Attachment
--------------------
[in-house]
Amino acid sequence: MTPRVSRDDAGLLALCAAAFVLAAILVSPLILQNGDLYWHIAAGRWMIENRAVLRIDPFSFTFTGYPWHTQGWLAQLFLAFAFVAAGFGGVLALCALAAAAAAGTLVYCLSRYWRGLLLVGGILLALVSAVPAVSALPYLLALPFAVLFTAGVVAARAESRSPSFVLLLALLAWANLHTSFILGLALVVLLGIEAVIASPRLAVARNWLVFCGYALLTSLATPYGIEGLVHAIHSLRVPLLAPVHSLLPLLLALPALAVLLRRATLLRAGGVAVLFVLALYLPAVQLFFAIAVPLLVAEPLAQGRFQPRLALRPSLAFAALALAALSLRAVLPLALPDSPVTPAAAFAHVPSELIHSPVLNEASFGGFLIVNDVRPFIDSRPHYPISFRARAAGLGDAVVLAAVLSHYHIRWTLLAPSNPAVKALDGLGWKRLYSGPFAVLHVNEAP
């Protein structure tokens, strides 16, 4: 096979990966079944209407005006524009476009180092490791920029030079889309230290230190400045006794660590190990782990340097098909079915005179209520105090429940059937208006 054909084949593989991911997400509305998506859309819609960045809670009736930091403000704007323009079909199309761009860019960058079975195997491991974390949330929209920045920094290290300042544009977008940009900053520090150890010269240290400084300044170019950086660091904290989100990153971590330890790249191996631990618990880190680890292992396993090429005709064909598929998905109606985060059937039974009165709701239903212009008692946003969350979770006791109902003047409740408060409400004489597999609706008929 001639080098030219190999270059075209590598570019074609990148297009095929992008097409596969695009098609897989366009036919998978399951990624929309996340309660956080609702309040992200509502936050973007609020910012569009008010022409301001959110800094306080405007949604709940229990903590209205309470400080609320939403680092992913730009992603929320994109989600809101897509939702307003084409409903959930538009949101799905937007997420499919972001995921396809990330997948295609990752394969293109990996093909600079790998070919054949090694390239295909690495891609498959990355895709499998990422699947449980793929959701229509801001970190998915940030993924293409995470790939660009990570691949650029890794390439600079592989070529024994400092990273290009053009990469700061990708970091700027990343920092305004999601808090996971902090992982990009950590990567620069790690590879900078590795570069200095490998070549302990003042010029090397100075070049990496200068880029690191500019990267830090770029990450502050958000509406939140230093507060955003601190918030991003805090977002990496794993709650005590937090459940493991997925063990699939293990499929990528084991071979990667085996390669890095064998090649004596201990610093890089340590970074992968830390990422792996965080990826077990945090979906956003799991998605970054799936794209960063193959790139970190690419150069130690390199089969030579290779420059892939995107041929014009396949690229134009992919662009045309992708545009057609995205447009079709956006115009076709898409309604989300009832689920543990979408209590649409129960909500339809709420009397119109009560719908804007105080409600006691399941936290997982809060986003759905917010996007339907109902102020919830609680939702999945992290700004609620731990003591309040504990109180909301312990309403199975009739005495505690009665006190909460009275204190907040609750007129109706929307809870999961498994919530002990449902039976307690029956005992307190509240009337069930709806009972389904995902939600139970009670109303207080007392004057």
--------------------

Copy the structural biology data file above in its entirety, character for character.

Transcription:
[in-house]
Amino acid sequence: MTPRVSRDDAGLLALCAAAFVLAAILVSPLILQNGDLYWHIAAGRWMIENRAVLRIDPFSFTFTGYPWHTQGWLAQLFLAFAFVAAGFGGVLALCALAAAAAAGTLVYCLSRYWRGLLLVGGILLALVSAVPAVSALPYLLALPFAVLFTAGVVAARAESRSPSFVLLLALLAWANLHTSFILGLALVVLLGIEAVIASPRLAVARNWLVFCGYALLTSLATPYGIEGLVHAIHSLRVPLLAPVHSLLPLLLALPALAVLLRRATLLRAGGVAVLFVLALYLPAVQLFFAIAVPLLVAEPLAQGRFQPRLALRPSLAFAALALAALSLRAVLPLALPDSPVTPAAAFAHVPSELIHSPVLNEASFGGFLIVNDVRPFIDSRPHYPISFRARAAGLGDAVVLAAVLSHYHIRWTLLAPSNPAVKALDGLGWKRLYSGPFAVLHVNEAP
């Protein structure tokens, strides 16, 4: 096979990966079944209407005006524009476009180092490791920029030079889309230290230190400045006794660590190990782990340097098909079915005179209520105090429940059937208006 054909084949593989991911997400509305998506859309819609960045809670009736930091403000704007323009079909199309761009860019960058079975195997491991974390949330929209920045920094290290300042544009977008940009900053520090150890010269240290400084300044170019950086660091904290989100990153971590330890790249191996631990618990880190680890292992396993090429005709064909598929998905109606985060059937039974009165709701239903212009008692946003969350979770006791109902003047409740408060409400004489597999609706008929 001639080098030219190999270059075209590598570019074609990148297009095929992008097409596969695009098609897989366009036919998978399951990624929309996340309660956080609702309040992200509502936050973007609020910012569009008010022409301001959110800094306080405007949604709940229990903590209205309470400080609320939403680092992913730009992603929320994109989600809101897509939702307003084409409903959930538009949101799905937007997420499919972001995921396809990330997948295609990752394969293109990996093909600079790998070919054949090694390239295909690495891609498959990355895709499998990422699947449980793929959701229509801001970190998915940030993924293409995470790939660009990570691949650029890794390439600079592989070529024994400092990273290009053009990469700061990708970091700027990343920092305004999601808090996971902090992982990009950590990567620069790690590879900078590795570069200095490998070549302990003042010029090397100075070049990496200068880029690191500019990267830090770029990450502050958000509406939140230093507060955003601190918030991003805090977002990496794993709650005590937090459940493991997925063990699939293990499929990528084991071979990667085996390669890095064998090649004596201990610093890089340590970074992968830390990422792996965080990826077990945090979906956003799991998605970054799936794209960063193959790139970190690419150069130690390199089969030579290779420059892939995107041929014009396949690229134009992919662009045309992708545009057609995205447009079709956006115009076709898409309604989300009832689920543990979408209590649409129960909500339809709420009397119109009560719908804007105080409600006691399941936290997982809060986003759905917010996007339907109902102020919830609680939702999945992290700004609620731990003591309040504990109180909301312990309403199975009739005495505690009665006190909460009275204190907040609750007129109706929307809870999961498994919530002990449902039976307690029956005992307190509240009337069930709806009972389904995902939600139970009670109303207080007392004057």